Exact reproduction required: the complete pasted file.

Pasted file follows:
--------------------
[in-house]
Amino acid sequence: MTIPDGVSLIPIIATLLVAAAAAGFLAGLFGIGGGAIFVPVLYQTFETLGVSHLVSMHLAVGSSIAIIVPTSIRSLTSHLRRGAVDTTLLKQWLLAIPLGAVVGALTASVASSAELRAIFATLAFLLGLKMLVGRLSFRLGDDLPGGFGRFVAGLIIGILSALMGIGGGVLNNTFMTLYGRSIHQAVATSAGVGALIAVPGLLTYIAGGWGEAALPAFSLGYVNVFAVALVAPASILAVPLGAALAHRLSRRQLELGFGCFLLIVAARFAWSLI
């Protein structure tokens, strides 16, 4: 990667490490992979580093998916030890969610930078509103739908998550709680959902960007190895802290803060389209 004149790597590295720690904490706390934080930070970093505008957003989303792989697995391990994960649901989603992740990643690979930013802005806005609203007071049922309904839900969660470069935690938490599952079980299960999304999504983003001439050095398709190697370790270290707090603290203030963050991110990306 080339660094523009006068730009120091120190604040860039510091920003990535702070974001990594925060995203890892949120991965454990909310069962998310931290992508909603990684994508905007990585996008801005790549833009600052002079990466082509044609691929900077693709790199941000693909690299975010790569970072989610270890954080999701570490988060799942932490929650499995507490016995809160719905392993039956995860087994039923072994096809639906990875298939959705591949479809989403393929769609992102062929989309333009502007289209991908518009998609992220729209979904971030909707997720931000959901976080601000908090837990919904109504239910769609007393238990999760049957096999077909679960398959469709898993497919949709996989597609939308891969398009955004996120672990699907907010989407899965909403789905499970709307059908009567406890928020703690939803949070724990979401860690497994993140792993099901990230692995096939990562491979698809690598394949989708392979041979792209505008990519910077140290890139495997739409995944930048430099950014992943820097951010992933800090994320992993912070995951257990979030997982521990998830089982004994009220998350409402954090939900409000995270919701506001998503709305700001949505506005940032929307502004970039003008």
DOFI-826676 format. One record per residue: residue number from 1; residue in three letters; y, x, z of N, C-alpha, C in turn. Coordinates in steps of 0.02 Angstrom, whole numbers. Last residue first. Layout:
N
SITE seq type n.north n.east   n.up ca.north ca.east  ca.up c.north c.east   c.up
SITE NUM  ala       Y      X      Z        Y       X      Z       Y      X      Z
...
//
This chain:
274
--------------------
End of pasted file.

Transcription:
[in-house]
Amino acid sequence: MTIPDGVSLIPIIATLLVAAAAAGFLAGLFGIGGGAIFVPVLYQTFETLGVSHLVSMHLAVGSSIAIIVPTSIRSLTSHLRRGAVDTTLLKQWLLAIPLGAVVGALTASVASSAELRAIFATLAFLLGLKMLVGRLSFRLGDDLPGGFGRFVAGLIIGILSALMGIGGGVLNNTFMTLYGRSIHQAVATSAGVGALIAVPGLLTYIAGGWGEAALPAFSLGYVNVFAVALVAPASILAVPLGAALAHRLSRRQLELGFGCFLLIVAARFAWSLI
């Protein structure tokens, strides 16, 4: 990667490490992979580093998916030890969610930078509103739908998550709680959902960007190895802290803060389209 004149790597590295720690904490706390934080930070970093505008957003989303792989697995391990994960649901989603992740990643690979930013802005806005609203007071049922309904839900969660470069935690938490599952079980299960999304999504983003001439050095398709190697370790270290707090603290203030963050991110990306 080339660094523009006068730009120091120190604040860039510091920003990535702070974001990594925060995203890892949120991965454990909310069962998310931290992508909603990684994508905007990585996008801005790549833009600052002079990466082509044609691929900077693709790199941000693909690299975010790569970072989610270890954080999701570490988060799942932490929650499995507490016995809160719905392993039956995860087994039923072994096809639906990875298939959705591949479809989403393929769609992102062929989309333009502007289209991908518009998609992220729209979904971030909707997720931000959901976080601000908090837990919904109504239910769609007393238990999760049957096999077909679960398959469709898993497919949709996989597609939308891969398009955004996120672990699907907010989407899965909403789905499970709307059908009567406890928020703690939803949070724990979401860690497994993140792993099901990230692995096939990562491979698809690598394949989708392979041979792209505008990519910077140290890139495997739409995944930048430099950014992943820097951010992933800090994320992993912070995951257990979030997982521990998830089982004994009220998350409402954090939900409000995270919701506001998503709305700001949505506005940032929307502004970039003008």
DOFI-826676 format. One record per residue: residue number from 1; residue in three letters; y, x, z of N, C-alpha, C in turn. Coordinates in steps of 0.02 Angstrom, whole numbers. Last residue first. Layout:
N
SITE seq type n.north n.east   n.up ca.north ca.east  ca.up c.north c.east   c.up
SITE NUM  ala       Y      X      Z        Y       X      Z       Y      X      Z
...
//
This chain:
274